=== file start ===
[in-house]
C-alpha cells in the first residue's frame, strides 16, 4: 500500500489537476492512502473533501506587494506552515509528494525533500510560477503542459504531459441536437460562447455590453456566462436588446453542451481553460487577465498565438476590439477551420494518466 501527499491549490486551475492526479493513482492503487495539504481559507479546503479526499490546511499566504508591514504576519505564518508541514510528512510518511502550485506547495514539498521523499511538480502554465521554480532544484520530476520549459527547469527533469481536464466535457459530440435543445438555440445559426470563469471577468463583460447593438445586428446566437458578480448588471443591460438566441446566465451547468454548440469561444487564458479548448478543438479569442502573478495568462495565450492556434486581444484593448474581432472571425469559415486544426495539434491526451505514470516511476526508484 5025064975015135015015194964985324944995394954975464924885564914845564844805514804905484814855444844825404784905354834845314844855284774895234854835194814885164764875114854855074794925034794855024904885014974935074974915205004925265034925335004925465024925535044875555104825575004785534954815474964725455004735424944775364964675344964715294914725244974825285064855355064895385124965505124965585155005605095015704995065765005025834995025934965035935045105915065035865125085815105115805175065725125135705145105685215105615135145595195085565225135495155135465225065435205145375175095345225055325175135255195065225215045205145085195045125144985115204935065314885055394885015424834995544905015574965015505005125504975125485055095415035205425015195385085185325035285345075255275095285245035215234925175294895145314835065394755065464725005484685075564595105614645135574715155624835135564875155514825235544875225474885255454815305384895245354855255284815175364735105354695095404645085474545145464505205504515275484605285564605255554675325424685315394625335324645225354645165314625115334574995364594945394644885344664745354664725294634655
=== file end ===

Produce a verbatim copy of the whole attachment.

[in-house]
C-alpha cells in the first residue's frame, strides 16, 4: 500500500489537476492512502473533501506587494506552515509528494525533500510560477503542459504531459441536437460562447455590453456566462436588446453542451481553460487577465498565438476590439477551420494518466 501527499491549490486551475492526479493513482492503487495539504481559507479546503479526499490546511499566504508591514504576519505564518508541514510528512510518511502550485506547495514539498521523499511538480502554465521554480532544484520530476520549459527547469527533469481536464466535457459530440435543445438555440445559426470563469471577468463583460447593438445586428446566437458578480448588471443591460438566441446566465451547468454548440469561444487564458479548448478543438479569442502573478495568462495565450492556434486581444484593448474581432472571425469559415486544426495539434491526451505514470516511476526508484 5025064975015135015015194964985324944995394954975464924885564914845564844805514804905484814855444844825404784905354834845314844855284774895234854835194814885164764875114854855074794925034794855024904885014974935074974915205004925265034925335004925465024925535044875555104825575004785534954815474964725455004735424944775364964675344964715294914725244974825285064855355064895385124965505124965585155005605095015704995065765005025834995025934965035935045105915065035865125085815105115805175065725125135705145105685215105615135145595195085565225135495155135465225065435205145375175095345225055325175135255195065225215045205145085195045125144985115204935065314885055394885015424834995544905015574965015505005125504975125485055095415035205425015195385085185325035285345075255275095285245035215234925175294895145314835065394755065464725005484685075564595105614645135574715155624835135564875155514825235544875225474885255454815305384895245354855255284815175364735105354695095404645085474545145464505205504515275484605285564605255554675325424685315394625335324645225354645165314625115334574995364594945394644885344664745354664725294634655